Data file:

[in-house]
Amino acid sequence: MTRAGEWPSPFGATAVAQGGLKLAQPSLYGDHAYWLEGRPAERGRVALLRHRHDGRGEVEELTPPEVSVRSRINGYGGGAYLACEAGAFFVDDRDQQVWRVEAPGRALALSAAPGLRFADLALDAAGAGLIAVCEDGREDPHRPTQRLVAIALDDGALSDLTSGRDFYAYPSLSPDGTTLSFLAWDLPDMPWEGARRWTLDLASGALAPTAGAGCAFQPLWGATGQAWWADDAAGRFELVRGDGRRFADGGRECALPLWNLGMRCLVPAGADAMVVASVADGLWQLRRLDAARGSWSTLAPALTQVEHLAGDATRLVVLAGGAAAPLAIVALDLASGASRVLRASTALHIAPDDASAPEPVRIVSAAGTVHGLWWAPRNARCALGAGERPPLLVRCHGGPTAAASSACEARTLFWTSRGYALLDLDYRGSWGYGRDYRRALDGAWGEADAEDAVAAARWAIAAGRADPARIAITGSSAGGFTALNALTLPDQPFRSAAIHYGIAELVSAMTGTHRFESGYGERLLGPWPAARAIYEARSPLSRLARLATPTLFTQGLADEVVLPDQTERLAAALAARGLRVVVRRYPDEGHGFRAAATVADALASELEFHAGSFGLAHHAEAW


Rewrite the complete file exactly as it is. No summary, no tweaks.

[in-house]
Amino acid sequence: MTRAGEWPSPFGATAVAQGGLKLAQPSLYGDHAYWLEGRPAERGRVALLRHRHDGRGEVEELTPPEVSVRSRINGYGGGAYLACEAGAFFVDDRDQQVWRVEAPGRALALSAAPGLRFADLALDAAGAGLIAVCEDGREDPHRPTQRLVAIALDDGALSDLTSGRDFYAYPSLSPDGTTLSFLAWDLPDMPWEGARRWTLDLASGALAPTAGAGCAFQPLWGATGQAWWADDAAGRFELVRGDGRRFADGGRECALPLWNLGMRCLVPAGADAMVVASVADGLWQLRRLDAARGSWSTLAPALTQVEHLAGDATRLVVLAGGAAAPLAIVALDLASGASRVLRASTALHIAPDDASAPEPVRIVSAAGTVHGLWWAPRNARCALGAGERPPLLVRCHGGPTAAASSACEARTLFWTSRGYALLDLDYRGSWGYGRDYRRALDGAWGEADAEDAVAAARWAIAAGRADPARIAITGSSAGGFTALNALTLPDQPFRSAAIHYGIAELVSAMTGTHRFESGYGERLLGPWPAARAIYEARSPLSRLARLATPTLFTQGLADEVVLPDQTERLAAALAARGLRVVVRRYPDEGHGFRAAATVADALASELEFHAGSFGLAHHAEAW